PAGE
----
In nine games for Washington, Pryor grabbed only 20 catches for 240 yards and one touchdown. What made matters worse for the former quarterback-turned-receiver, Pryor displayed subpar hands, and drops plagued him throughout the season. He was targeted 37 times, and barely caught more than 50 percent of those passes.

As things deteriorated for Pryor, he maintained a respectful professionalism. Eventually his ineffective play led him to the bench and reduced snaps, and in his final game of the season against the Vikings, Pryor did not even land a target.

Signed to a one-year deal, Pryor rolled the dice on a season in Washington to boost his free agent profile in 2018. It didn’t work, and now after surgery, it seems unlikely either the player or the organization would pursue a second contract.

Quick Links

After awful collapse, NFL apology on bad call little more than hollow gesture for Kirk Cousins, Redskins

redskins-saints-referee-oficial-review-usat.png

After awful collapse, NFL apology on bad call little more than hollow gesture for Kirk Cousins, Redskins

NEW ORLEANS — Collectively, the Redskins squandered a great road win on Sunday.

The team coughed up a 15-point lead in the fourth quarter, and allowed Drew Brees and the Saints to pull off an incredible, unbelievable comeback win. 

The Redskins deserve the blame. The players and coaches. But they're not alone. 

The referees made a terrible intentional grounding call late in the fourth quarter that cost the Redskins precious time and real estate.

Kirk Cousins very obviously threw the ball away to stop the clock, and the quarterback was very obviously not under duress from the Saints pass rush.

In no fashion was the throw grounds for a flag.

None. 

RELATED: WHAT WE LEARNED FROM LOSS TO SAINTS

Yet, the refs penalized Cousins and the Redskins. As much as replay bogs down the sport, Jay Gruden had no recourse, the flag could not be challenged, and the 'Skins were thrust out of field goal position.

Late Sunday night, a report showed that NFL officials contacted Redskins team president Bruce Allen to say the call was wrong. Whoop de do. That means nothing, and Cousins knows it. 

"Whatever they do to say, ‘we’re sorry, wrong call,’ it’s tough because there’s nobody bringing that up in February or March when we're making decisions about which direction to go with the organization. We appreciate the clarification but you know it really doesn’t do much.," Cousins said Monday speaking on 106.7 the Fan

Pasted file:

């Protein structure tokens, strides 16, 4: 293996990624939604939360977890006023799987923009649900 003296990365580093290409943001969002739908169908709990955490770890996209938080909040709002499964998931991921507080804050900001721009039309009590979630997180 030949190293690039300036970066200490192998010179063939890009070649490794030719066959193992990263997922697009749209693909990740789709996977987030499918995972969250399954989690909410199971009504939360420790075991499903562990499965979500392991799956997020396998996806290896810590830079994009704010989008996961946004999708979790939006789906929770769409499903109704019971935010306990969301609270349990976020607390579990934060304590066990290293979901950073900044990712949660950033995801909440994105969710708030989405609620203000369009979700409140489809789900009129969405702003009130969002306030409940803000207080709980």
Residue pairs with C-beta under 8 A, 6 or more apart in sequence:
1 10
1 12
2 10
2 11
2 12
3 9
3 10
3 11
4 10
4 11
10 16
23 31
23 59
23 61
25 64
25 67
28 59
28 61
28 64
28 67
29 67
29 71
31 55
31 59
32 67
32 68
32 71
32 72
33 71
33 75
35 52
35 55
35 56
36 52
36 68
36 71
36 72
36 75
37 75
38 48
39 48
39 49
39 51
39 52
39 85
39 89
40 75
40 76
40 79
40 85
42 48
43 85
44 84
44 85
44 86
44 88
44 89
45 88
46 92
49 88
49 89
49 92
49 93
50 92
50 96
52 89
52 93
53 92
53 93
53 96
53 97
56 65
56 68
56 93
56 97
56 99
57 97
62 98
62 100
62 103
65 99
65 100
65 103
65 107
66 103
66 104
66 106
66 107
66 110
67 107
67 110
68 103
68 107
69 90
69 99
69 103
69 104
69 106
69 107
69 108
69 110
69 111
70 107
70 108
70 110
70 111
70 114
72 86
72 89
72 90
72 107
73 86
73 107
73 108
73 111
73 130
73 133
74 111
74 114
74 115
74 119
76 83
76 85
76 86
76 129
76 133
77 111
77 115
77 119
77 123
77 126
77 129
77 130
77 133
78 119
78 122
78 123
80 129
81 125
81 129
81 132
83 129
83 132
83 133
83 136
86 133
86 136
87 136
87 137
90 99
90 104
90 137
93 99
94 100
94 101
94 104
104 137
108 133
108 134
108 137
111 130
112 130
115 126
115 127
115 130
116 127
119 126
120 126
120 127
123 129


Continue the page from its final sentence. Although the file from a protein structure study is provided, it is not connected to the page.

And he's right.

RELATED: DEAR FANS, STOP WITH THE 'FIRE GRUDEN' TALK

"This is our careers, this is our livelihood," Cousins said. "It is frustrating when a letter is really all you get when it has such a major impact on the direction of our lives."

Cousins' future, Gruden's future, countless other players and coaches, they don't get to hang a sign that says, "The NFL blew a call."

For the third straight offseason, Cousins will be without a contract, and a long-term deal remains anything but certain. This loss, and that call, could impact those contract talks. 

This loss, and that call, could impact coaching changes or draft strategy too. By dropping to 4-6, the Redskins seem unlikely to push for a playoff spot now. Might the organization think differently of their franchise QB if the team fails to make the playoffs for consecutive seasons? Sure, that could definitely happen. Should it happen? Probably not. Could it happen? It could. 

Don't misunderstand: The Redskins blew a 15-point lead in three minutes. That's abysmal. That's absurd. One penalty flag didn't change that. 

But it was a huge penalty, and it was a terrible call. 

RELATED: NEW 2018 NFL MOCK DRAFT 1.0

Cousins played nearly flawless in New Orleans, connecting for three touchdowns and more than 300 yards. His most important pass, however, was one that was harmlessly into the ground, with no intended receiver. 

"I'm thinking, well [Jamison] Crowder and [Josh] Doctson are over there. If I literally throw it over their heads, they're in the area, they're eligible receivers. Not to mention, if I'm not under pressure, it's not intentional grounding," Cousins said. 

It's not intentional grounding. Cousins knows it. The NFL knows it. But it doesn't matter now. 

"The difference between a team that’s patting everybody on the back at the end of the season and a team that everybody gets fired, the difference can be a few plays, it can be a call by a referee," Cousins said. "It's a very fragile thing."

Click here for the #RedskinsTalk on Apple Podcastshere for Google Play or press play below. Don't forget to subscribe!